Global economic and oil demand recovery is still anemic, OPEC Secretary General Mohammad Barkindo said on Monday, but noted that the cartel doesn’t see another plunge in demand like in the second quarter.
“We do not expect a relapse to the massive contraction that we saw in the second quarter,” Barkindo said at the virtual 2020 India Energy Forum by CERAWeek on Monday.
“We remain cautiously optimistic that the recovery will continue. It may take longer, maybe at lower levels, but we are determined to stay the course,” OPEC’s chief said.
The market is increasingly concerned about the pace of demand recovery as the second coronavirus wave is sweeping through the U.S. and Europe. Additional supply out of Libya and the OPEC+ plan to ease the cuts by another 2 million barrels per day (bpd) as of January 2021 have put more pressure on oil prices in recent weeks.
“We are determined to assist the market to restore stability by ensuring that the stock drawdowns continue in order to restore the supply-demand balance,” OPEC’s Barkindo said today, while speculation is growing whether the group would delay the easing of the cuts by several months until global oil demand shows positive trends.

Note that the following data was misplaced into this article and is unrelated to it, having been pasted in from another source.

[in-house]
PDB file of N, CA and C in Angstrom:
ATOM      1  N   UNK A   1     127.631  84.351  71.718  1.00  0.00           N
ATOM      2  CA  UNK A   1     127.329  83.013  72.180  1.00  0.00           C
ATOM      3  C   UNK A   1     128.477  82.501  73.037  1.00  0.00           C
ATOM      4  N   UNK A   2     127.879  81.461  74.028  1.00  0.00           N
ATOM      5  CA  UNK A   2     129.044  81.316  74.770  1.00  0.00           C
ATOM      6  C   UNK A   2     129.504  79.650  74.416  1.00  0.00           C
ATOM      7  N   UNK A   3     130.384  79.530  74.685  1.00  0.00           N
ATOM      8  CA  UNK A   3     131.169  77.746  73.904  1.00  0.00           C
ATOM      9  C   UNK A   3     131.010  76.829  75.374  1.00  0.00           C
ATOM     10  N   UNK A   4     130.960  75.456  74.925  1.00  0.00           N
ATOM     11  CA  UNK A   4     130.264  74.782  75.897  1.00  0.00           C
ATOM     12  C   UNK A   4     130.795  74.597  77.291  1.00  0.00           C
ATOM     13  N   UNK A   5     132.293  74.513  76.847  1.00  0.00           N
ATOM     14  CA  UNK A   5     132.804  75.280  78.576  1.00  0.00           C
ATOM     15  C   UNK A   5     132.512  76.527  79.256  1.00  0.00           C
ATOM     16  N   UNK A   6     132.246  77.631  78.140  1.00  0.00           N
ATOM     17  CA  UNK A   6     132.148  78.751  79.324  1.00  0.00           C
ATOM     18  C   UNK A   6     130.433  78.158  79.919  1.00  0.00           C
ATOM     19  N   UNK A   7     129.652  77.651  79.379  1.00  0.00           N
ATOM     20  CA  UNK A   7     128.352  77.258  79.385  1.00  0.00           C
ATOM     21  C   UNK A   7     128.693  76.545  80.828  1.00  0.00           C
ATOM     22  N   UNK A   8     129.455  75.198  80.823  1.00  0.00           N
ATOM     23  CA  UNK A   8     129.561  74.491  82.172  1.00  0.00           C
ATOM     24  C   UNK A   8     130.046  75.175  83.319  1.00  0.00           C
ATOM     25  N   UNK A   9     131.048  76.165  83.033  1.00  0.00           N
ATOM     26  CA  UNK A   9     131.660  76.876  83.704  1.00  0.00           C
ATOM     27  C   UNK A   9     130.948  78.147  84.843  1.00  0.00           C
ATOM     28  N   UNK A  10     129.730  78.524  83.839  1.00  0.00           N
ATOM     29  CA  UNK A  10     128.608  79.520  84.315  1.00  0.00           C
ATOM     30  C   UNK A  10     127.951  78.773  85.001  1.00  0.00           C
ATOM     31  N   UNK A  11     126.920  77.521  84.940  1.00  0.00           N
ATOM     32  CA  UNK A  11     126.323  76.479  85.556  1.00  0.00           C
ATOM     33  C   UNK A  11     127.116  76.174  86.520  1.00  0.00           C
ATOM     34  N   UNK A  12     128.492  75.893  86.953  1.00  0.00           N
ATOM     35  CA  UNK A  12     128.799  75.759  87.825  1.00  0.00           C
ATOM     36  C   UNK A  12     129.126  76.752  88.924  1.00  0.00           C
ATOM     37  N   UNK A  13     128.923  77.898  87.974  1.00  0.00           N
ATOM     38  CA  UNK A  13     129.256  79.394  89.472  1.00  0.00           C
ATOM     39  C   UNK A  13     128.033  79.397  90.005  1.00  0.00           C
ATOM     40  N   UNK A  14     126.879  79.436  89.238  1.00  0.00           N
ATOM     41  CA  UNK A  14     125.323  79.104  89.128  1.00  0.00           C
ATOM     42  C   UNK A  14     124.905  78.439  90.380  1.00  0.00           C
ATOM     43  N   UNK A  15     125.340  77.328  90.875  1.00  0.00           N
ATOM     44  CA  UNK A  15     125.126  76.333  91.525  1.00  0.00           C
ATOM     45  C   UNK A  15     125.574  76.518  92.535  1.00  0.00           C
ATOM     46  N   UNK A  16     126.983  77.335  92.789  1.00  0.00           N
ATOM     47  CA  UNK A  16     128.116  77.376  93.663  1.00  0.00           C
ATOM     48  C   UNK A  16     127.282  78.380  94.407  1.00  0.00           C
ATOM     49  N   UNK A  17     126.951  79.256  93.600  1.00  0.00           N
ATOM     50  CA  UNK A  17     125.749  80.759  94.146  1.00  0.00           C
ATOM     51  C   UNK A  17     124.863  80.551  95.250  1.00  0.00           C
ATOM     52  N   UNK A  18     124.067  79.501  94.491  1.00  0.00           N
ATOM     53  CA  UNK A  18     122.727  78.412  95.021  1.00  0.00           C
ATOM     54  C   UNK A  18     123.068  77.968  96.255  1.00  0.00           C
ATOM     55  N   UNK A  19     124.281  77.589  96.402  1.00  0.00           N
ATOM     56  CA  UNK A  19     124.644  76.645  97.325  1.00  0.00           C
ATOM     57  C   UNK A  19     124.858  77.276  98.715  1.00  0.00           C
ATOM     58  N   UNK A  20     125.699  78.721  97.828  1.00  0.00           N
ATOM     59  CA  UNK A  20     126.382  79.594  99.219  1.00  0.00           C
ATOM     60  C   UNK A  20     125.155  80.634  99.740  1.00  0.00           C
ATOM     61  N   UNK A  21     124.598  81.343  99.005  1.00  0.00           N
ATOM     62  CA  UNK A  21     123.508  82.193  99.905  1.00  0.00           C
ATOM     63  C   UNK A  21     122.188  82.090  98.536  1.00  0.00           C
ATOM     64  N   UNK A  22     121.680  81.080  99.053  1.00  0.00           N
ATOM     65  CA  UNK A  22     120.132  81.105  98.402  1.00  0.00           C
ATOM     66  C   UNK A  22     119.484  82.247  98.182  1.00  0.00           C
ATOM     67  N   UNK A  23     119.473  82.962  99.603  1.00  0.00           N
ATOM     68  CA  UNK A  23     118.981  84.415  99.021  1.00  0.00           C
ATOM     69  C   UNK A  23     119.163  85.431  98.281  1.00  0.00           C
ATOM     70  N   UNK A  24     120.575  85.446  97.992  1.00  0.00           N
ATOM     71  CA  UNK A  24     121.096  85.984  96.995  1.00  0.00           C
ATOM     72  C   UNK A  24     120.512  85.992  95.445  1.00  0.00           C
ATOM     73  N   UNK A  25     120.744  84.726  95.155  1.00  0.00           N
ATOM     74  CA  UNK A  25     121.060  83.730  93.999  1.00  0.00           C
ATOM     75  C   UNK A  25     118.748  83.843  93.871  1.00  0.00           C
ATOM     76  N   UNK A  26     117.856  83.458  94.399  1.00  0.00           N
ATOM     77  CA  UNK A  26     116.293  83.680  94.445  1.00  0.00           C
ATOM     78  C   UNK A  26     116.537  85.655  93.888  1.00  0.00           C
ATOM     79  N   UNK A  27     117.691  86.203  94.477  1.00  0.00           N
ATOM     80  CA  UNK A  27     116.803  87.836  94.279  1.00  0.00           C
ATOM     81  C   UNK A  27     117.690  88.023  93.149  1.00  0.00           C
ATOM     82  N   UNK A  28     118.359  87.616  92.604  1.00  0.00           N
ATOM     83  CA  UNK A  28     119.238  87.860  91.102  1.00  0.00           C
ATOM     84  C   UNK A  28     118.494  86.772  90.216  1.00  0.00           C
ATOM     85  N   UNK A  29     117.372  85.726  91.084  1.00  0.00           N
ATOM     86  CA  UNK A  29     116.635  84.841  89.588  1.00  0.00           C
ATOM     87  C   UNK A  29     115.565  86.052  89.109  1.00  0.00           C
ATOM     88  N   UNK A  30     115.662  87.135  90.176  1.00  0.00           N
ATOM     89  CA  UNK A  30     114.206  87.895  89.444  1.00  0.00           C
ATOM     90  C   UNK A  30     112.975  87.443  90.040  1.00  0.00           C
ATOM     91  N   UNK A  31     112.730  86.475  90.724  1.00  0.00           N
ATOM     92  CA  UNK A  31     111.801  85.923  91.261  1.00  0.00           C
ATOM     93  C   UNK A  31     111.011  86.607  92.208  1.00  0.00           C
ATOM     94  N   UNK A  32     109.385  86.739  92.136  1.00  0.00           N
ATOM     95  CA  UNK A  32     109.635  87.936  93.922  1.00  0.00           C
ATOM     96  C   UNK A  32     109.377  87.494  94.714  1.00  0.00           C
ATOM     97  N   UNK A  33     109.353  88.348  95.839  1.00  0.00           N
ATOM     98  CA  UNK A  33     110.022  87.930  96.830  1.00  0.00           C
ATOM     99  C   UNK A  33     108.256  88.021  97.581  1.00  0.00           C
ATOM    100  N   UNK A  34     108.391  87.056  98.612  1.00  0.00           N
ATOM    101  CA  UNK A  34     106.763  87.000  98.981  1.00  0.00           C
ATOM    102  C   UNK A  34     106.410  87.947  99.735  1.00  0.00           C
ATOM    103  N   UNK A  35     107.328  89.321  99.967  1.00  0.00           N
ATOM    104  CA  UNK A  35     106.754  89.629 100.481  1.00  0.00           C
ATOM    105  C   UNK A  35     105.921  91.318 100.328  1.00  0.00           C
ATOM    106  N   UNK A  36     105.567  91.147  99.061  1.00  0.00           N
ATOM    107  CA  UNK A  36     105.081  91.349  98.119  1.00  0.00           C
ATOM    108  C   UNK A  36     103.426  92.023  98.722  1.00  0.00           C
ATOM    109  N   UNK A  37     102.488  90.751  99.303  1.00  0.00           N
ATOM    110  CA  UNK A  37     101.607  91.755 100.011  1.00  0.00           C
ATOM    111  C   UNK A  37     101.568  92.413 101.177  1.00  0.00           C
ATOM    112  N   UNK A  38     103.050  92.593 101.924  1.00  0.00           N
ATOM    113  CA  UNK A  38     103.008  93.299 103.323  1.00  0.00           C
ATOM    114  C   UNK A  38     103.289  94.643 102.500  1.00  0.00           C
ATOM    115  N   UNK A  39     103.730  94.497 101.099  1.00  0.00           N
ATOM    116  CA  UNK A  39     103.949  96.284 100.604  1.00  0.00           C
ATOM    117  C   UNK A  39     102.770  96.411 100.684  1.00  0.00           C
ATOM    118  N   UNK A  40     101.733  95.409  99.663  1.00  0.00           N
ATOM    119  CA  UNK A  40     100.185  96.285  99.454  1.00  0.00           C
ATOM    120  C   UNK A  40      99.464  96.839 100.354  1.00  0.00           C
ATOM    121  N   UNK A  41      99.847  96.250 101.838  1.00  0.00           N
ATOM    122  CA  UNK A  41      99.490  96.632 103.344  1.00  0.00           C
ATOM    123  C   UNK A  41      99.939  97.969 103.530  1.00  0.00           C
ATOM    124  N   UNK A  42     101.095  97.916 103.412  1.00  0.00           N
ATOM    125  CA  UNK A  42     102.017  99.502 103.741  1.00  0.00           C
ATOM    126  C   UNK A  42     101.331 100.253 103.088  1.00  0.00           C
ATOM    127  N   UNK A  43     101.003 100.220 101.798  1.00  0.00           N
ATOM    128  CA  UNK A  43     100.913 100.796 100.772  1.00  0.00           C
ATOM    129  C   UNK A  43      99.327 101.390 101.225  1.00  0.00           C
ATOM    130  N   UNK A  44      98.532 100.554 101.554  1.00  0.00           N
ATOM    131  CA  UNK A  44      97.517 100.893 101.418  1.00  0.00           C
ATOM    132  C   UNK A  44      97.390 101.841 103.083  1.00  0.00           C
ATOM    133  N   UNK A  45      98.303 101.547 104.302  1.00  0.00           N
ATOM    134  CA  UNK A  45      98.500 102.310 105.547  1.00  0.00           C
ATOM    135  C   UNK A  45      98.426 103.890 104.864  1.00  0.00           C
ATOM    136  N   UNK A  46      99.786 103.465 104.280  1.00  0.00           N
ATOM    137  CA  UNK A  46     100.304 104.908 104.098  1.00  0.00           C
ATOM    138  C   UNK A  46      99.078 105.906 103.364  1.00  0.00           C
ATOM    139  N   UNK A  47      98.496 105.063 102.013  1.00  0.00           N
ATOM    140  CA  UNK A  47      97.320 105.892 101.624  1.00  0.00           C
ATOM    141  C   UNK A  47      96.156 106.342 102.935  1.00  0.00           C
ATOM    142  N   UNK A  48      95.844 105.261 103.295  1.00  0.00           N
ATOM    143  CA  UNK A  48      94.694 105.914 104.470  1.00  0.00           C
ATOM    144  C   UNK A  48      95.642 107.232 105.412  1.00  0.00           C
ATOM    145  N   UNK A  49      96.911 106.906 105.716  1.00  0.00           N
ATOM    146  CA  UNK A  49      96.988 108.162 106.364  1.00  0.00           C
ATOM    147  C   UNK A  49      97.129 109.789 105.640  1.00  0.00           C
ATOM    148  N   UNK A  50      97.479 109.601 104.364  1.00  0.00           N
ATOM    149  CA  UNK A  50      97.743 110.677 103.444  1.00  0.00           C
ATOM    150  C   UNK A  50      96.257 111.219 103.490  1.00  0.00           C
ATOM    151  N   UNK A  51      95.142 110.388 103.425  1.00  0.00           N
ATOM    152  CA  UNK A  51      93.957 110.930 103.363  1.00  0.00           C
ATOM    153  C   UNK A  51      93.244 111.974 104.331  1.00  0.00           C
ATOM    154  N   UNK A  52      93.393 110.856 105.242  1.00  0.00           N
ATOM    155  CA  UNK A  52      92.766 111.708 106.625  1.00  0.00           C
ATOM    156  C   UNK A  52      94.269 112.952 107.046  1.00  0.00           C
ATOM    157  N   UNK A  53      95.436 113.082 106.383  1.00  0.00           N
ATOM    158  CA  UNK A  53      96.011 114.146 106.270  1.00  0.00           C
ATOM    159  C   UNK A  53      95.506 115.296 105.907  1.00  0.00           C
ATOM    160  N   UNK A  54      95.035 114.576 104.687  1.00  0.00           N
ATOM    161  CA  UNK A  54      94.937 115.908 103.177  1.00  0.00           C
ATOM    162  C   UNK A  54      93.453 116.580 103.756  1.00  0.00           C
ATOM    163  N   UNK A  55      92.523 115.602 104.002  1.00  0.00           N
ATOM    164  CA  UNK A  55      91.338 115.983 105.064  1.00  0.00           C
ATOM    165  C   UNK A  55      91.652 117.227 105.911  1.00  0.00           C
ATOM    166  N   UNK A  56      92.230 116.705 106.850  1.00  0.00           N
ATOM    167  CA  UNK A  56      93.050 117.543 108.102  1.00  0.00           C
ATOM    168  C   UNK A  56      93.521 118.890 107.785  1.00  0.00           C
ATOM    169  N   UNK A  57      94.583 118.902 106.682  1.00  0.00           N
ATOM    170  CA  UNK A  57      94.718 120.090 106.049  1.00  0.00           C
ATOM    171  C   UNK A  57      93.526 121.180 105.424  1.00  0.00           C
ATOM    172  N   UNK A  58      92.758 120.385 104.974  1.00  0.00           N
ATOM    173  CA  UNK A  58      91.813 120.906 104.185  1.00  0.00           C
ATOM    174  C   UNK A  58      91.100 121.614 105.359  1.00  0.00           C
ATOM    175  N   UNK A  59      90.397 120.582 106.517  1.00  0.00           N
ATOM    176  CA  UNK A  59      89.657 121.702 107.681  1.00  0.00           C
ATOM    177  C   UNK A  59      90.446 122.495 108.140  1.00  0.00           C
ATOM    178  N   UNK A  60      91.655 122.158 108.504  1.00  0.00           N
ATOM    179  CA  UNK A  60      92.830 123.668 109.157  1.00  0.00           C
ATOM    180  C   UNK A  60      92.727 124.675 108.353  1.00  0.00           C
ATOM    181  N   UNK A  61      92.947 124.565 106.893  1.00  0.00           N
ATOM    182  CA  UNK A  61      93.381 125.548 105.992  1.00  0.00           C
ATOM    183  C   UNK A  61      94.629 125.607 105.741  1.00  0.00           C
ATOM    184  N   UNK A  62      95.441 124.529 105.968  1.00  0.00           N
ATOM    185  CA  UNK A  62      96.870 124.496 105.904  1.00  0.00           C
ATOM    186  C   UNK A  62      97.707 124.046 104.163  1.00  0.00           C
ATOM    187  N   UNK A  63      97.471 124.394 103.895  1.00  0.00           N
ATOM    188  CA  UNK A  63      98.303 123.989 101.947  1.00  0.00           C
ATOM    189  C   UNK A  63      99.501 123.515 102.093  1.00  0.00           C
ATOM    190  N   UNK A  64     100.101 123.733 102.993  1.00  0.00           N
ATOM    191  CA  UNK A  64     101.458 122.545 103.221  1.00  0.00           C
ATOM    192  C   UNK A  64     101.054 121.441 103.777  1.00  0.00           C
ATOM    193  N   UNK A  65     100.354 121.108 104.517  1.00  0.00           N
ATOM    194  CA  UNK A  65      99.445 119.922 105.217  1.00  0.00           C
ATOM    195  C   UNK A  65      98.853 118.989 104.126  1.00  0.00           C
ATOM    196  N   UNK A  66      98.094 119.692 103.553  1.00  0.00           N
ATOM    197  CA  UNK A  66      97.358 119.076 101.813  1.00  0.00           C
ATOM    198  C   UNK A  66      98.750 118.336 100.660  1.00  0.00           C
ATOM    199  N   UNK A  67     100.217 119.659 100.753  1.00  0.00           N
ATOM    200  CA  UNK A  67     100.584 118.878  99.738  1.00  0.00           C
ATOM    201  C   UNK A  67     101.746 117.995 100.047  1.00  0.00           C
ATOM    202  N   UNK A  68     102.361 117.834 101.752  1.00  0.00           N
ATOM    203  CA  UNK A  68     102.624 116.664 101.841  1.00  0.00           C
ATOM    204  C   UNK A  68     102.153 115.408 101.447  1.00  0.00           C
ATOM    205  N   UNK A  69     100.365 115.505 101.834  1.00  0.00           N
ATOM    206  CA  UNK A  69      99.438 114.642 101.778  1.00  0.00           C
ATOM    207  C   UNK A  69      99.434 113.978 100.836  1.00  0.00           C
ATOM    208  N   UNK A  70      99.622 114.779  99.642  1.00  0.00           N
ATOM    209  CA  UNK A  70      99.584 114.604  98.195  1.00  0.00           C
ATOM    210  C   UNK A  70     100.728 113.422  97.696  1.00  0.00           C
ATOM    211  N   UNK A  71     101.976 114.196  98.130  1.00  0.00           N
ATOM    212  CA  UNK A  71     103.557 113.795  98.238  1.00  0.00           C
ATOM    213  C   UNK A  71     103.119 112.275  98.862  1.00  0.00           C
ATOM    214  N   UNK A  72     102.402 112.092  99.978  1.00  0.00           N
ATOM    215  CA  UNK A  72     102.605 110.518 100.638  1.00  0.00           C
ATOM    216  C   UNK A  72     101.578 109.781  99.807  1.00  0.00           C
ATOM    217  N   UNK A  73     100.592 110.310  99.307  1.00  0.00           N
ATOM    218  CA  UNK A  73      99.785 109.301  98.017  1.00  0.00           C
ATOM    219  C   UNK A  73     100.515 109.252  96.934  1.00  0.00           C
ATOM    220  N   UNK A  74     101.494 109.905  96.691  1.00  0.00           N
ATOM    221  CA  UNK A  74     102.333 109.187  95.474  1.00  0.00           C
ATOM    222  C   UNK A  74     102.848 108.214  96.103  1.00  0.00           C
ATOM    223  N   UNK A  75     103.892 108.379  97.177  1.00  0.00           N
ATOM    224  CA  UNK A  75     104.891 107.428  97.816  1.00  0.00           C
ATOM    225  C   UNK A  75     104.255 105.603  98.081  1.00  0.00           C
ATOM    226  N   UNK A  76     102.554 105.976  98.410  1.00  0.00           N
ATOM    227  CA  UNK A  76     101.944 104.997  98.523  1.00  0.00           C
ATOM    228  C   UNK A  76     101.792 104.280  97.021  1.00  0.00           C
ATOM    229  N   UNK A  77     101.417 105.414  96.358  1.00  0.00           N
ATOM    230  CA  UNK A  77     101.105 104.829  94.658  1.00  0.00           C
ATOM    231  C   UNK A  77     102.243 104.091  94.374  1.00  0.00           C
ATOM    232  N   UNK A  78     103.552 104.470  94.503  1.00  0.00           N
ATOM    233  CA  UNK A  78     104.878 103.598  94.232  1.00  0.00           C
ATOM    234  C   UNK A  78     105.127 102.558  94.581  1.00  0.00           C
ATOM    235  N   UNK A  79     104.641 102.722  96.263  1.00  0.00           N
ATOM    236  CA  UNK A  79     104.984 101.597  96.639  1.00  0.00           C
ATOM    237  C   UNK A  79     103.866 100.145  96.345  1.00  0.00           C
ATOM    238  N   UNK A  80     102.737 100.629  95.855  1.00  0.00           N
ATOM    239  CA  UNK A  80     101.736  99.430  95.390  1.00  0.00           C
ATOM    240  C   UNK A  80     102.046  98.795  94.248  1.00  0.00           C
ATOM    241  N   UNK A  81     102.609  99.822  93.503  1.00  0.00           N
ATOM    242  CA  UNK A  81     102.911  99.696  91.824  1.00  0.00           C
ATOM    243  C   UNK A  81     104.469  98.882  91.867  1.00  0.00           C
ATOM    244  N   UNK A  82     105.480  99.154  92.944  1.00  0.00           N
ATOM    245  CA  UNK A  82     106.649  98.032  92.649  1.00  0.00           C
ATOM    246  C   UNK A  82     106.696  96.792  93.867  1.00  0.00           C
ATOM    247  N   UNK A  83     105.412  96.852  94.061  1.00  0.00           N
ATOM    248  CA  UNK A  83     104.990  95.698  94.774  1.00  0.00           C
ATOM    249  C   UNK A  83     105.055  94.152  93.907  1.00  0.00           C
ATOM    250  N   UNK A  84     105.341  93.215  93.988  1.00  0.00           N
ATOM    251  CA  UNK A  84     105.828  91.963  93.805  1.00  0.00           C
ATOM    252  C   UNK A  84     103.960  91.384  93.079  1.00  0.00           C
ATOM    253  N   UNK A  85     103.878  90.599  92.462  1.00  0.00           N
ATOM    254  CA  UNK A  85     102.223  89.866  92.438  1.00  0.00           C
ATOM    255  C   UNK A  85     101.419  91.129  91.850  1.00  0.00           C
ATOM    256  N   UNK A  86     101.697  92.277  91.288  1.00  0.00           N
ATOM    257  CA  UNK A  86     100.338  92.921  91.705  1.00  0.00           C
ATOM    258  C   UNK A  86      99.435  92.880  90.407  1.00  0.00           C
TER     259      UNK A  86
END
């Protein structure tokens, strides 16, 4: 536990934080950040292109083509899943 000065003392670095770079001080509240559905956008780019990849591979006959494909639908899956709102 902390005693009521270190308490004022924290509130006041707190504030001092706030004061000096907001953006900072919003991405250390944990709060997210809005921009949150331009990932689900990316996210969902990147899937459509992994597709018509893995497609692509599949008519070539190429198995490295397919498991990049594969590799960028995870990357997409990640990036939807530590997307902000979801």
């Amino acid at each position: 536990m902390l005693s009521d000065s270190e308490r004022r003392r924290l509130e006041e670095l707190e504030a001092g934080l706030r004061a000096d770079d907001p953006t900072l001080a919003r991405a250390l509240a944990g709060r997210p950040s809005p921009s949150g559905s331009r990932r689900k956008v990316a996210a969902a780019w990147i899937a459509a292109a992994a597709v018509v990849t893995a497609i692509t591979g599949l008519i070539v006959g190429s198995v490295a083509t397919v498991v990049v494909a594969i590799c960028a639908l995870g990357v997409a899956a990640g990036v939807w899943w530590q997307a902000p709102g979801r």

Earlier this month, Barkindo sought to assure the oil market that the OPEC+ group would look to ensure that prices do not plummet again as they did in the spring. Keeping market stability is the top priority of the OPEC+ agreement, but “We have no illusions this recovery will take a long time,” Barkindo said on the Energy Intelligence Forum.
Early on Monday, at 9:30 a.m. EDT, oil prices were down by around 2 percent, with the WTI Crude price trading just below $39 a barrel amid concerns about both demand and supply. On the demand side, the second wave continues to weigh on the prospects of oil demand recovery, while the return of Libyan oil is bearish for oil supply. These developments have increased market talk and speculation that OPEC+ could be forced to postpone the planned easing of the cuts.
By Charles Kennedy for Oilprice.com
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Charles is a writer for Oilprice.com